With respect to Count I, plaintiff alleges that he told each defendant about his status as an ex-gang member. Plaintiff further alleges that at least two “John Doe” defendants told him he would have no problems on the “mainline”. Plaintiff alleges that he was later assaulted. With respect to Count II, plaintiff alleges that defendant Maye acted with deliberate indifference when he accepted plaintiff at USP Leavenworth and when he adopted an unwritten policy of placing ex-gang members into active population. He alleges that pursuant to this policy, one of the John Doe defendants was absent from his assigned post when the assault occurred.

         Liberally construing the complaint, plaintiff seems to allege that defendants should have known that placing plaintiff – as an ex-member of “Tango Blast” – on the “mainline” was an excessive risk to his safety. Similarly, plaintiff seems to allege that defendant Maye should have known that accepting plaintiff at USP Leavenworth and that having a policy of placing ex-gang members on the “mainline” were excessive risks to his safety. Plaintiff must do more, however, than allege that defendants should have known of the risk of harm. See Verdecia v. Adams, 327 F.3d 1171, 1175-6 (10th Cir. 2003). The complaint contains no allegation that any defendant drew any inference that plaintiff faced a substantial risk of harm. In fact, plaintiff presents evidence to the contrary – at least two defendants told plaintiff he would have “no problems on the mainline”. Accordingly, plaintiff fails to meet the deliberate indifference pleading requirements and therefore fails to state a claim upon which relief may be granted.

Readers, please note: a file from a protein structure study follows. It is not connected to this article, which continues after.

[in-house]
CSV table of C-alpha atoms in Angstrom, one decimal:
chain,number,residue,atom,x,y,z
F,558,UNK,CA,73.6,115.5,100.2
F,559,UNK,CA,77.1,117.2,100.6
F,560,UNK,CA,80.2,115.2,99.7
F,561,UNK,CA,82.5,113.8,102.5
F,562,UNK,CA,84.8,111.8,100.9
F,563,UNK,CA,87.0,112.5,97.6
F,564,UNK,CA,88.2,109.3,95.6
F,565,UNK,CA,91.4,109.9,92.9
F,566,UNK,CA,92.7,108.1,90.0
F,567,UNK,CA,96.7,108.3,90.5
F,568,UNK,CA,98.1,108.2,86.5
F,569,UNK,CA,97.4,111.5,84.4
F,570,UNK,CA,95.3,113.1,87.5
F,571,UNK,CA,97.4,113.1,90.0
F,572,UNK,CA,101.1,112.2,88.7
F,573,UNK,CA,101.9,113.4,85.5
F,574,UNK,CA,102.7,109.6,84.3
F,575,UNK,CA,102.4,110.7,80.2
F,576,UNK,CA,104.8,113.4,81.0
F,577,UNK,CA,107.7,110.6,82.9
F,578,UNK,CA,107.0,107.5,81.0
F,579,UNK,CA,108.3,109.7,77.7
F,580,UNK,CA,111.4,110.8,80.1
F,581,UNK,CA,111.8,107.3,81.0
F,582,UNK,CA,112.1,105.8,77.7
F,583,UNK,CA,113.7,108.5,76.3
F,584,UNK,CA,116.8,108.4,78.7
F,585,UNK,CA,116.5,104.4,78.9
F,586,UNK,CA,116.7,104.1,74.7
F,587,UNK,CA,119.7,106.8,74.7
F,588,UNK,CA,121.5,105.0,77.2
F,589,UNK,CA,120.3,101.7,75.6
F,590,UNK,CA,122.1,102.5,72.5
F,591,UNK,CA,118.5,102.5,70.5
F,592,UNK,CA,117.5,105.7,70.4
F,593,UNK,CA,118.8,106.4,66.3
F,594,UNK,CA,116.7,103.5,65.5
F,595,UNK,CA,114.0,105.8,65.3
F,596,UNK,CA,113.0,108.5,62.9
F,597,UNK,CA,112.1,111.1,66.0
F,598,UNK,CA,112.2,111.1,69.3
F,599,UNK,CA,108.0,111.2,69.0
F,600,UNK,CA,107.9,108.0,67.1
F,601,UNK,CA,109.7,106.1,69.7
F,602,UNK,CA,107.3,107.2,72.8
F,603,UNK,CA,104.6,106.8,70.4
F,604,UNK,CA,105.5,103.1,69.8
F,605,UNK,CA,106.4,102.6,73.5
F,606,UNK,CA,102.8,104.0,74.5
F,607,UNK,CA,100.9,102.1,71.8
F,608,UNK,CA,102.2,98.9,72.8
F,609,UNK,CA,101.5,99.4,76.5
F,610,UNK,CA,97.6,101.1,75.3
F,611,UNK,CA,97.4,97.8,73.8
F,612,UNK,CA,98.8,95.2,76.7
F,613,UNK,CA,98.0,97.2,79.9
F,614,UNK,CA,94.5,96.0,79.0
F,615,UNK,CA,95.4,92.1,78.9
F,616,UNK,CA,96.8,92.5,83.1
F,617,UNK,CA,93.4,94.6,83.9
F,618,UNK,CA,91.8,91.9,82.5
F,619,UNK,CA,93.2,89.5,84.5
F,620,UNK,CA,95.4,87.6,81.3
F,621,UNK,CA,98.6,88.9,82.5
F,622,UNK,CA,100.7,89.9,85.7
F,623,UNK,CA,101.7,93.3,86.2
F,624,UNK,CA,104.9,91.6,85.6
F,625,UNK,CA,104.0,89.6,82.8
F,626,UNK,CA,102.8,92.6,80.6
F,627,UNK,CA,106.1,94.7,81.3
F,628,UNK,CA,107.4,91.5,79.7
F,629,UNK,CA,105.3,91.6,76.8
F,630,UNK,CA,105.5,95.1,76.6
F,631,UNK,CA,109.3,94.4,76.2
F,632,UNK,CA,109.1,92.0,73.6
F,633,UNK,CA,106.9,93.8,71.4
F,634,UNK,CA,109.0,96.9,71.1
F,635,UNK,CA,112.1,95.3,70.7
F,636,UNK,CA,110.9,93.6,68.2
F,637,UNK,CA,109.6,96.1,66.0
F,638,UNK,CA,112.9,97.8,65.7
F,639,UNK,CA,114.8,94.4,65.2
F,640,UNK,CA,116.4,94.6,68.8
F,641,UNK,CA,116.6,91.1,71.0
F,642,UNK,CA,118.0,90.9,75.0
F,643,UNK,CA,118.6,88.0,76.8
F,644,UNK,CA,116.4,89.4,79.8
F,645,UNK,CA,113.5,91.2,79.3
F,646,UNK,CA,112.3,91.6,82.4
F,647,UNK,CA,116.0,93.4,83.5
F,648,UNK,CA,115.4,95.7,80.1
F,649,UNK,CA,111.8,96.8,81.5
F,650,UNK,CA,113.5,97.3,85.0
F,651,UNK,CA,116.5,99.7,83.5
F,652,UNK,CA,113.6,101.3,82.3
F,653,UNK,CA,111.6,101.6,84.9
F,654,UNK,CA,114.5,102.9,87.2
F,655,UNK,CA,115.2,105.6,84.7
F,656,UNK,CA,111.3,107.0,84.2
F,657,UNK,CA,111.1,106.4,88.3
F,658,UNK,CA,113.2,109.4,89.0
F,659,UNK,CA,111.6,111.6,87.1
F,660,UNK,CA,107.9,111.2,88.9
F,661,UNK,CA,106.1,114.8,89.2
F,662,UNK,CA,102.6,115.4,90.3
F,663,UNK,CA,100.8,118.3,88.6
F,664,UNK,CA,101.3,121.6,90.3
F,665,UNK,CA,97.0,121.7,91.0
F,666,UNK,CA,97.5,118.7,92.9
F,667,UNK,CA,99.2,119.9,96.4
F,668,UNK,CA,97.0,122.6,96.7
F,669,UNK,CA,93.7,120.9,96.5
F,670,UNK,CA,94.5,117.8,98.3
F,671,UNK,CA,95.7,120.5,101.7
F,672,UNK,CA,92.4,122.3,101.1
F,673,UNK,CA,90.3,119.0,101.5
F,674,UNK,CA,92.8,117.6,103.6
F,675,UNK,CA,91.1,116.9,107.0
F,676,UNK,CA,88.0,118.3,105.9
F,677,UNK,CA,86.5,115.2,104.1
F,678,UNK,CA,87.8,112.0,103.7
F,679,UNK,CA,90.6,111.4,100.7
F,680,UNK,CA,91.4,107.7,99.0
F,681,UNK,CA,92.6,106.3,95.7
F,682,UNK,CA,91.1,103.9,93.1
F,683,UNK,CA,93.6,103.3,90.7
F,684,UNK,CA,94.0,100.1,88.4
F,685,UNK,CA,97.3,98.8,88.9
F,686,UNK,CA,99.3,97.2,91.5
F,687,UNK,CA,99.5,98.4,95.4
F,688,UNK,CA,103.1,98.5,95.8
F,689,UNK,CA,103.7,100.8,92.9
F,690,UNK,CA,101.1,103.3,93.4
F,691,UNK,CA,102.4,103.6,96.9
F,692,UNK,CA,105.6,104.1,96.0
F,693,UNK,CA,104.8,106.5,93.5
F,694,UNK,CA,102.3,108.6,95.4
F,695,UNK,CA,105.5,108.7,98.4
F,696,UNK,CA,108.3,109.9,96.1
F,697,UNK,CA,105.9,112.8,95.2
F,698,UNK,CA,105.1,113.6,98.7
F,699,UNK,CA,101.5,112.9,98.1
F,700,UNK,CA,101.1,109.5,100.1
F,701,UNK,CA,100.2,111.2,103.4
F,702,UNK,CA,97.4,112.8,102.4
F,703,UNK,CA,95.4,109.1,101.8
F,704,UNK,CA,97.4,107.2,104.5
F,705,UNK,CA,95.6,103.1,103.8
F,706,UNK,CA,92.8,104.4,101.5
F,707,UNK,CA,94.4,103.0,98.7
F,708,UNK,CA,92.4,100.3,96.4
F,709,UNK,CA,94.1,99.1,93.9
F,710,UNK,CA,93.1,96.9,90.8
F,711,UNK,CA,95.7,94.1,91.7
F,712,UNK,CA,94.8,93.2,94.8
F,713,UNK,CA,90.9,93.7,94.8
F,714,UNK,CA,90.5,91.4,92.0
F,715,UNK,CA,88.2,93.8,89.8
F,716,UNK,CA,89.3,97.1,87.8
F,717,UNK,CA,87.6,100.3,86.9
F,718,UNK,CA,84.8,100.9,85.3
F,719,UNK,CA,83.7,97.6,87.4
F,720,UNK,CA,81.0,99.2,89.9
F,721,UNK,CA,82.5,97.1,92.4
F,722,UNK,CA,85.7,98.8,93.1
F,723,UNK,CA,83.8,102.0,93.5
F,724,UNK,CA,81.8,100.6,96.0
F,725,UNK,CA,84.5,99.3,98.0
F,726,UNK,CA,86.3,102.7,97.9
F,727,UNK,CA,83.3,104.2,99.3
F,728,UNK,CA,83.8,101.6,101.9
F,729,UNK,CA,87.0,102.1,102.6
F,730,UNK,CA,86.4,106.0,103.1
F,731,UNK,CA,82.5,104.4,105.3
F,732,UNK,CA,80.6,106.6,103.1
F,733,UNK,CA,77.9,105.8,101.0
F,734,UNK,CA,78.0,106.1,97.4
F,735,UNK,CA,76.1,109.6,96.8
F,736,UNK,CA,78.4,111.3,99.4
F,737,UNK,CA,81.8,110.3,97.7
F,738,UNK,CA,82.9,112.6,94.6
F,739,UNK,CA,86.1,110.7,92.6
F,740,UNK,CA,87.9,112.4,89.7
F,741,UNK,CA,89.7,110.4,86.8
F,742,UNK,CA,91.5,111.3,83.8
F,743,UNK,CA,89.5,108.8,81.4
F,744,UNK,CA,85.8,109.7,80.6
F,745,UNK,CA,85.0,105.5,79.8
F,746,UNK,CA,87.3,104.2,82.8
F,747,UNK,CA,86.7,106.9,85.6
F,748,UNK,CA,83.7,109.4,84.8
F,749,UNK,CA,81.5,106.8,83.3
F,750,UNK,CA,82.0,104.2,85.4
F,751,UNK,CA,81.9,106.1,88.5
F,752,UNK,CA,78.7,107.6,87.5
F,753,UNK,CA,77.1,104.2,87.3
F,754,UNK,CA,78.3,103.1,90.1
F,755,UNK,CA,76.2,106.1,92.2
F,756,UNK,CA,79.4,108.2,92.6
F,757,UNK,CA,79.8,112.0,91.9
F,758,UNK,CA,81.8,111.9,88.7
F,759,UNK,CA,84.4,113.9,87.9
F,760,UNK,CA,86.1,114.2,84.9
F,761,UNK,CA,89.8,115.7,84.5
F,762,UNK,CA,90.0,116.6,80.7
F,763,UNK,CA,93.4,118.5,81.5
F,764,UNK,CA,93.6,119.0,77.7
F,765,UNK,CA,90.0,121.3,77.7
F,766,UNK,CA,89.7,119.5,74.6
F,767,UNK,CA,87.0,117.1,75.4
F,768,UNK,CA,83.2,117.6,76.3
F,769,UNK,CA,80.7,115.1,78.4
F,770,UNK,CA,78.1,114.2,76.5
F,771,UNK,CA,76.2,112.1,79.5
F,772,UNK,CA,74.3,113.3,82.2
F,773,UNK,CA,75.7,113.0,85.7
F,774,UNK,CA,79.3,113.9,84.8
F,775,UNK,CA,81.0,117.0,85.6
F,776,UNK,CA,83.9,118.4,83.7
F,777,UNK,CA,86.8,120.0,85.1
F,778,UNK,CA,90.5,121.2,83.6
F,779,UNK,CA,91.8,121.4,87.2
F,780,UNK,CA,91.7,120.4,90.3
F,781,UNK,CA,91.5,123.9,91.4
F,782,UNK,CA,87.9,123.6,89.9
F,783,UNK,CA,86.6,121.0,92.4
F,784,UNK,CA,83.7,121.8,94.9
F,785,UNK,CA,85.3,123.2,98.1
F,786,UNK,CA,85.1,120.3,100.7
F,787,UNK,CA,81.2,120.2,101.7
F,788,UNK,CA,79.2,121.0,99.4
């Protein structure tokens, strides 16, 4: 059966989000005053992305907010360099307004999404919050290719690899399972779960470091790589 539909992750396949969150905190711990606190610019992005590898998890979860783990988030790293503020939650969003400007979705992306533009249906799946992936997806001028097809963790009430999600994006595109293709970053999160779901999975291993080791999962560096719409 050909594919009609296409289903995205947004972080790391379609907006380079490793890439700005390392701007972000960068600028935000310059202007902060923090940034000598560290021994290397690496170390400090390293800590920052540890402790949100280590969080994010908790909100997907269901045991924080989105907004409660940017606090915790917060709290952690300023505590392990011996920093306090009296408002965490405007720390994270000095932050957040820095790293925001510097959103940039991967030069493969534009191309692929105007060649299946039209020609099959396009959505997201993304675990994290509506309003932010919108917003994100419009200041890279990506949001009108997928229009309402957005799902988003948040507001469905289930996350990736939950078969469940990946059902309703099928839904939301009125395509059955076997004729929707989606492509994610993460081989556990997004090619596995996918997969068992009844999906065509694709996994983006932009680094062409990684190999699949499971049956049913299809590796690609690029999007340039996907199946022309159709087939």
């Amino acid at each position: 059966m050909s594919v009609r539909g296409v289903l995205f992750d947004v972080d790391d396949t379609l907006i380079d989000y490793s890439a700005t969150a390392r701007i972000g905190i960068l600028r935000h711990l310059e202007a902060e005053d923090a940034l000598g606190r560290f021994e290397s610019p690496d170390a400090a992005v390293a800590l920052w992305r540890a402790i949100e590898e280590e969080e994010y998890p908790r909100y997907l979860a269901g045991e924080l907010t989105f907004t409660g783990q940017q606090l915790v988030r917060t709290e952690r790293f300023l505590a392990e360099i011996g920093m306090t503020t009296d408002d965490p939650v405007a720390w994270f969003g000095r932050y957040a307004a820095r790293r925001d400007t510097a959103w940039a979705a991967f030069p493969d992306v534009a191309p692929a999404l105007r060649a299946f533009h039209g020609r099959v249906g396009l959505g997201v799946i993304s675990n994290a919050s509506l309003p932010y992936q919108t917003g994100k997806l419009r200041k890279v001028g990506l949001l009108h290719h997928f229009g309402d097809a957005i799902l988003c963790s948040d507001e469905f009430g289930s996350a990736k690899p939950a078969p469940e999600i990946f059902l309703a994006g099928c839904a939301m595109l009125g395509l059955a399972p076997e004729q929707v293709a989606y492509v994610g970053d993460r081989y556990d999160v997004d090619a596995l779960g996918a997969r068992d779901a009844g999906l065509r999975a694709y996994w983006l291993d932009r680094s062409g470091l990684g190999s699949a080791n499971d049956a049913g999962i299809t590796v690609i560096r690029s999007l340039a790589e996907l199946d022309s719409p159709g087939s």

IT IS THEREFORE BY THE COURT ORDERED that plaintiff’s motion to reopen case (Doc. 9) be and hereby is granted.

         IT IS FURTHER ORDERED that the court’s order (Doc. 7) and judgment (Doc. 8) of September 13, 2016, be and hereby are vacated.

         IT IS FURTHER ORDERED that plaintiff is given twenty-one (21) days to show good cause in writing to the Honorable Sam A. Crow, United States Senior District Judge, why plaintiff’s complaint should not be dismissed for failing to state a claim upon which relief may be granted.

         IT ...